Friday, September 30, 2016

L'apres midi d'une old lady

It's just that I need to tell someone about it, and there's no one here, so I'll give you an account of my morning. 
Got up early, emailed the kids that I was still okay, hot bath to ease the hip, balanced breakfast --prunes, egg salad sandwich, coke (need the caffeine.) Back in bed to read the sad excuse for a morning newspaper, made the mistake of surfing TV for something to watch while getting dressed.
And came in on the start of Shimon Peres' funeral in Israel, in a huge tent that held, the NYTimes report immediately online tells me, 4,000.  I haven't watched C-SPAN lately, kind of forgot its "you are there" fascination -- no commentators, no breaks, no commercials, just the whole of whatever's going on, however long it lasts.
So here's the moment I wanted to call "Hey Doris, look at this!" about -- I watched Netanyahu make his way in along the front row, shaking hands with the mourning family, then with the assembled world leaders (including Mohamad Abbas) arrive in front of his seat next to Obama, and -- was I the only one who saw it that way?-- deliberately ignore a discomfited Obama by talking for a full minute with the other World Leader before him.
After which, I have to confess, I stayed in bed and watched the whole funeral.  Waited for the TV director to zoom in on Obama's speech so we wouldn't keep getting distracted by that secret service man who was constantly moving around, visible every time the wind stopped flipping those flags (see him with his back turned?)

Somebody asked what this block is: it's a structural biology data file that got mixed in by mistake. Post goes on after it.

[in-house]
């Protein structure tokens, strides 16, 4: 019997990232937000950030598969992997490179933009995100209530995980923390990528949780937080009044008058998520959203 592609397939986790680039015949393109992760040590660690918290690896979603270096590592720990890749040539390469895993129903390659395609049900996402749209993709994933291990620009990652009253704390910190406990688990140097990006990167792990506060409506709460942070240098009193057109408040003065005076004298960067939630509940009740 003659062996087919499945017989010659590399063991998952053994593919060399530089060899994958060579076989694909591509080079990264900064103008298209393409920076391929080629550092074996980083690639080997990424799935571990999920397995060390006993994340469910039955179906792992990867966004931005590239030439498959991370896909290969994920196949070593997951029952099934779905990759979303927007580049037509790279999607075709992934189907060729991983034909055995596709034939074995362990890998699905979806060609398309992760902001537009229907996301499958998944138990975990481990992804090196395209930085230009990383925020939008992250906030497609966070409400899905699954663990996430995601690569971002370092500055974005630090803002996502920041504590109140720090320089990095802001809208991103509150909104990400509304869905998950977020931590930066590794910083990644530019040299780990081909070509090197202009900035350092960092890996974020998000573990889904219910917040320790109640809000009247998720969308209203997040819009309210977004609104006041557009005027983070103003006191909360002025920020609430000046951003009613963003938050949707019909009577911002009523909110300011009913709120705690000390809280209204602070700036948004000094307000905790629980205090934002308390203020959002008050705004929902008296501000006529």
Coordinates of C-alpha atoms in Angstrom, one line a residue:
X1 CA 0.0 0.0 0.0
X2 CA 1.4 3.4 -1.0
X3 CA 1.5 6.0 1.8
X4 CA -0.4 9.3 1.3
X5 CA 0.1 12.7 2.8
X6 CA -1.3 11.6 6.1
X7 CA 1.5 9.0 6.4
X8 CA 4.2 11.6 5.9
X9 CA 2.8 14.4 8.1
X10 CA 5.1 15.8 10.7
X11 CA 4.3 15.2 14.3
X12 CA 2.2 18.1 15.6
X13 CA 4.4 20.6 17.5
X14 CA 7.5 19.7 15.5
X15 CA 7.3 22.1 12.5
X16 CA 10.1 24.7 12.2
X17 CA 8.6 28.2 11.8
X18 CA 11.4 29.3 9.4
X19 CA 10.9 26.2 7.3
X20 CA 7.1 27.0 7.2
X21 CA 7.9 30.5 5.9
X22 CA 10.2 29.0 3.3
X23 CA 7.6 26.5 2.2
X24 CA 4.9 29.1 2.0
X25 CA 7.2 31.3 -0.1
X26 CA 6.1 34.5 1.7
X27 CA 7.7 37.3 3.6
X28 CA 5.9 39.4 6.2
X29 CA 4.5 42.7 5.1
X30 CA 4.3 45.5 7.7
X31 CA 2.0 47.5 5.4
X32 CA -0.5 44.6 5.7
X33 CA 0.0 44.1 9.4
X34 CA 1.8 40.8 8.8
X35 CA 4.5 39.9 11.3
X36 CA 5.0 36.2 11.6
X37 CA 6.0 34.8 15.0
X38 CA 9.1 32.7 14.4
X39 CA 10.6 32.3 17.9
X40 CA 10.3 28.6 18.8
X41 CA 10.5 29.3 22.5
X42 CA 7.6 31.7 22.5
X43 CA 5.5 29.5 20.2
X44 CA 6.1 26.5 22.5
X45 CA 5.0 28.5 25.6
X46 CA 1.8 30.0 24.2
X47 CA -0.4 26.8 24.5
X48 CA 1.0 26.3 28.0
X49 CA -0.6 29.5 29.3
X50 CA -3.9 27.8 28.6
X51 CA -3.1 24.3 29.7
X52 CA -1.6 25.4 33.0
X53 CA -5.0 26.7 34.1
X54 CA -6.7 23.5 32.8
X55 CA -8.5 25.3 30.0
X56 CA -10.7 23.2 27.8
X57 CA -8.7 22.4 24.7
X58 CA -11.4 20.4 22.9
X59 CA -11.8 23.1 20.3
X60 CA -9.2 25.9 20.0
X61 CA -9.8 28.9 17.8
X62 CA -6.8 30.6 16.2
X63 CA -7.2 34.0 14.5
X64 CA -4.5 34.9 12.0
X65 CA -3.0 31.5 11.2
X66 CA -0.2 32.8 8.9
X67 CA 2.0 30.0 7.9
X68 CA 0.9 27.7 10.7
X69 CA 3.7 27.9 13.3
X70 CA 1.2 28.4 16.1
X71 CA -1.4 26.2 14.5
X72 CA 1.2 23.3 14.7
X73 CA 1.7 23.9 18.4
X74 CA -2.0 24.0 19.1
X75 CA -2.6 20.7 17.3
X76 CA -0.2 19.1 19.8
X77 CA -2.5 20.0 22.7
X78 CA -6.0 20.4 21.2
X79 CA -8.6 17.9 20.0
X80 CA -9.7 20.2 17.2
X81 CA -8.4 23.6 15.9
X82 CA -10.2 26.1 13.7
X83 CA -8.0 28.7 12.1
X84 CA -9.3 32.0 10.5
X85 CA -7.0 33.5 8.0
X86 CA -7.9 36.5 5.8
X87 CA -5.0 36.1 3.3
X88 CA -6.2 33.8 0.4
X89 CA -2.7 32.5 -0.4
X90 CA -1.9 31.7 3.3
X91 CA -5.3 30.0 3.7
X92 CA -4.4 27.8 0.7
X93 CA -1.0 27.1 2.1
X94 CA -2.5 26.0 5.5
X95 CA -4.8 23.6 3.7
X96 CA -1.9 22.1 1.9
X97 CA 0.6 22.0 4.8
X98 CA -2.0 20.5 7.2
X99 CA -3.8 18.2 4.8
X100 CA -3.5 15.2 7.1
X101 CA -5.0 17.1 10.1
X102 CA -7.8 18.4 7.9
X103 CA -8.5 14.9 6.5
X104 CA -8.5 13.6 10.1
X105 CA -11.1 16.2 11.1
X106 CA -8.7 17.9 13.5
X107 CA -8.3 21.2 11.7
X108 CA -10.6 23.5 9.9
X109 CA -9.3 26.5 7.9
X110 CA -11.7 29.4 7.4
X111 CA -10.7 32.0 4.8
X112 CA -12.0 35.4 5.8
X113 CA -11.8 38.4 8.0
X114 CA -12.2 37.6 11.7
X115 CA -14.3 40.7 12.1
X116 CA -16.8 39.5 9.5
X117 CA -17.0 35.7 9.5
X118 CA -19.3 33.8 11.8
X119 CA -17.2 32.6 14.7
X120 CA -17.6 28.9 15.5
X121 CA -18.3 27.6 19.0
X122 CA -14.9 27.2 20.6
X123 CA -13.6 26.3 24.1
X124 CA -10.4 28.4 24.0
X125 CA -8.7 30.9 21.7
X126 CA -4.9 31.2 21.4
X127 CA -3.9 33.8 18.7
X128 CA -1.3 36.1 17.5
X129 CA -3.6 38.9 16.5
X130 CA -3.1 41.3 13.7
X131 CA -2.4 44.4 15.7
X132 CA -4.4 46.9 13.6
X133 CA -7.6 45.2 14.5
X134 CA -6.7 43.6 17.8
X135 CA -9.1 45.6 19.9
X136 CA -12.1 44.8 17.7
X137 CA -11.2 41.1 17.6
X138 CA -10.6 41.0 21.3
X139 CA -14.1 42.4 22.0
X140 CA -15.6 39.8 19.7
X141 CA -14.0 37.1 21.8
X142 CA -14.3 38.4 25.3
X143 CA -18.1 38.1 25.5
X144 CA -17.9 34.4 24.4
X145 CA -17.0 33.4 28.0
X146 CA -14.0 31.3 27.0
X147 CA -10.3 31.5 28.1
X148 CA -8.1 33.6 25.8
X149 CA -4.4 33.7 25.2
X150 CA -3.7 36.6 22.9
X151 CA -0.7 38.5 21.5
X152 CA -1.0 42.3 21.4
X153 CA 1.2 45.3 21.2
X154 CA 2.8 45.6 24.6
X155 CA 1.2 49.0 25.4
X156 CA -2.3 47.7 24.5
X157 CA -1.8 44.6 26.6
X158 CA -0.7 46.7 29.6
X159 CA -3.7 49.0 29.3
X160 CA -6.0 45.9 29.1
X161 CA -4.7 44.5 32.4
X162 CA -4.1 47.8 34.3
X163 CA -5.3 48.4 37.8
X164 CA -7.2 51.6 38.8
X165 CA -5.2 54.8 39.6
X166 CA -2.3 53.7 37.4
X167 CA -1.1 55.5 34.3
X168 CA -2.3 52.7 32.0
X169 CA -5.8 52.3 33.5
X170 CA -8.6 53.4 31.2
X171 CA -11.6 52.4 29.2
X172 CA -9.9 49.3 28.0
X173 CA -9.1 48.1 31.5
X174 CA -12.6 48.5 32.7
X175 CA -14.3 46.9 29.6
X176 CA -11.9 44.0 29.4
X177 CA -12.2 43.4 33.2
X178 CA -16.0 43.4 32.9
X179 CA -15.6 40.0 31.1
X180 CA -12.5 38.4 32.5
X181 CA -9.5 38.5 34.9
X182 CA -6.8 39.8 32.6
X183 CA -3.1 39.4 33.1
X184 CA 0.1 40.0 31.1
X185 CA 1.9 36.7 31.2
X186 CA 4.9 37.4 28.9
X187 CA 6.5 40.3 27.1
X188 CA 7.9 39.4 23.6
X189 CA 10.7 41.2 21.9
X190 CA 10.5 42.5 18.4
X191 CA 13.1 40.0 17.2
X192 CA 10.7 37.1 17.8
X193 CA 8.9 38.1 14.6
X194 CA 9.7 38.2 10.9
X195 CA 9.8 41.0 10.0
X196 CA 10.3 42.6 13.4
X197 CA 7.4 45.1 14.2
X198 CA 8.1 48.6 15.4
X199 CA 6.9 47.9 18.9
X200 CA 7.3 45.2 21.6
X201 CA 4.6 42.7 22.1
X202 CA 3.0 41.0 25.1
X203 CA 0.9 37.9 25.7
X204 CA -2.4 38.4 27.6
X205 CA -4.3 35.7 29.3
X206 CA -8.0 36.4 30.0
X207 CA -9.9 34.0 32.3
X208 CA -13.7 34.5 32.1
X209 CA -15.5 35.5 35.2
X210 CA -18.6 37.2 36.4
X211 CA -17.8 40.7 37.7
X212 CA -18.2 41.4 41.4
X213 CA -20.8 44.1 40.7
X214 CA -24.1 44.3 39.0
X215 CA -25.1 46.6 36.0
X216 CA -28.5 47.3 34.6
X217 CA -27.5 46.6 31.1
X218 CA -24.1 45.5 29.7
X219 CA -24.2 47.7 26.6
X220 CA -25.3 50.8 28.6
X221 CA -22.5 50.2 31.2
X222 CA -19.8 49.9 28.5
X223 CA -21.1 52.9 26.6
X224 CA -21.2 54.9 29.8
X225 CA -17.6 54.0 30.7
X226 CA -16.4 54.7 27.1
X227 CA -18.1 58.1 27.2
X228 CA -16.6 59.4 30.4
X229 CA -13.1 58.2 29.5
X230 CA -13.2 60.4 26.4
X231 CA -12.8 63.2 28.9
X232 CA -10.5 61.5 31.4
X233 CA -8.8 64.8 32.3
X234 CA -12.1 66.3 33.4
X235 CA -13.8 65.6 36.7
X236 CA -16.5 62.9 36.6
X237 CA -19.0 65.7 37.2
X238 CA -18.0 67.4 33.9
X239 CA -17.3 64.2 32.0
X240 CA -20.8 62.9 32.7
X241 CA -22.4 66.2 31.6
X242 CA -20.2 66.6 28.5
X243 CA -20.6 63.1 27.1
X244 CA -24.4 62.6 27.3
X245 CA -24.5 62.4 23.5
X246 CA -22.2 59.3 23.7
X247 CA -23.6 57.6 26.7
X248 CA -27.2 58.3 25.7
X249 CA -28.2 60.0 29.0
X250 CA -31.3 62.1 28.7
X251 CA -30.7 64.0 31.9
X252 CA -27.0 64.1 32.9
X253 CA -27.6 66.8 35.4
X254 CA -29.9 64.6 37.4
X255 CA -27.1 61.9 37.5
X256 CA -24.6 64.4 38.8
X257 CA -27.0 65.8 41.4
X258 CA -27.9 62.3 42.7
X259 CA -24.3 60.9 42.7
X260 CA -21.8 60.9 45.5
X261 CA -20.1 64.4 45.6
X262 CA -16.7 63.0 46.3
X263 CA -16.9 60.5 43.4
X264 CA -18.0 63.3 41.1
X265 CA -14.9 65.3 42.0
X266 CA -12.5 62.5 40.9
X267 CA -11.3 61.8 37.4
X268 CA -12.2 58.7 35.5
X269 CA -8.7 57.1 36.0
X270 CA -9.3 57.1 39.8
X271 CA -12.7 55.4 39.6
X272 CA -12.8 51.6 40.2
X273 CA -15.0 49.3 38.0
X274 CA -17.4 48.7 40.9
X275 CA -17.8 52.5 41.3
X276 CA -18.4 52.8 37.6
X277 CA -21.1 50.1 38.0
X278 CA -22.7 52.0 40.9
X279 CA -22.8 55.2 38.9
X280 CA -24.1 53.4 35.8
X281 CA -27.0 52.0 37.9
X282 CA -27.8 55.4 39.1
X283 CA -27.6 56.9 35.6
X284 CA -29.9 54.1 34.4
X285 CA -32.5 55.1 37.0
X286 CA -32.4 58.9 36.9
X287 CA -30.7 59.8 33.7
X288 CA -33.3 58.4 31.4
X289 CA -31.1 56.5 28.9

And discovered three hours had passed. 
So then I made the mistake of surfing TV again for something to watch while getting dressed and found the tear-jerking end of The Prisoner of Zenda, possibly the best movie ever made. So I got back in bed.  Ronald Coleman's voice -- Doug Fairbanks' so-charming villain -- and the dialog!  I came in on Princess Flavia saying "If love were all, I could follow you in rags to the end of the world."  But love isn't all, so she's going to follow her duty and marry the King of Ruritania instead.
And that's how it got to be a couple of hours past noon.
Time for lunch.


  1. Ah yes, but you did get dressed despite all the distractions, yes? My son can and often does spend the entire day in his pajamas :-)

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  3. I remember, once when Dov first brought Connie here, they were going somewhere and I said "Wait, I'll get dressed and come with you" and I heard Connie whisper to Dov "We'll be late" -- to which Dov replied "You don't know my mother." So I kept track on the clock, and I was back outside in two minutes -- granted I had my shoes in my hand. Now that I need an appliance to put on my socks, and can no longer tie my right shoe or flip over a velcro flap, it takes about 20 minutes to get dressed -- and of course it hurts -- so I'm with your son!

    Nice to think you read the blog, Nan.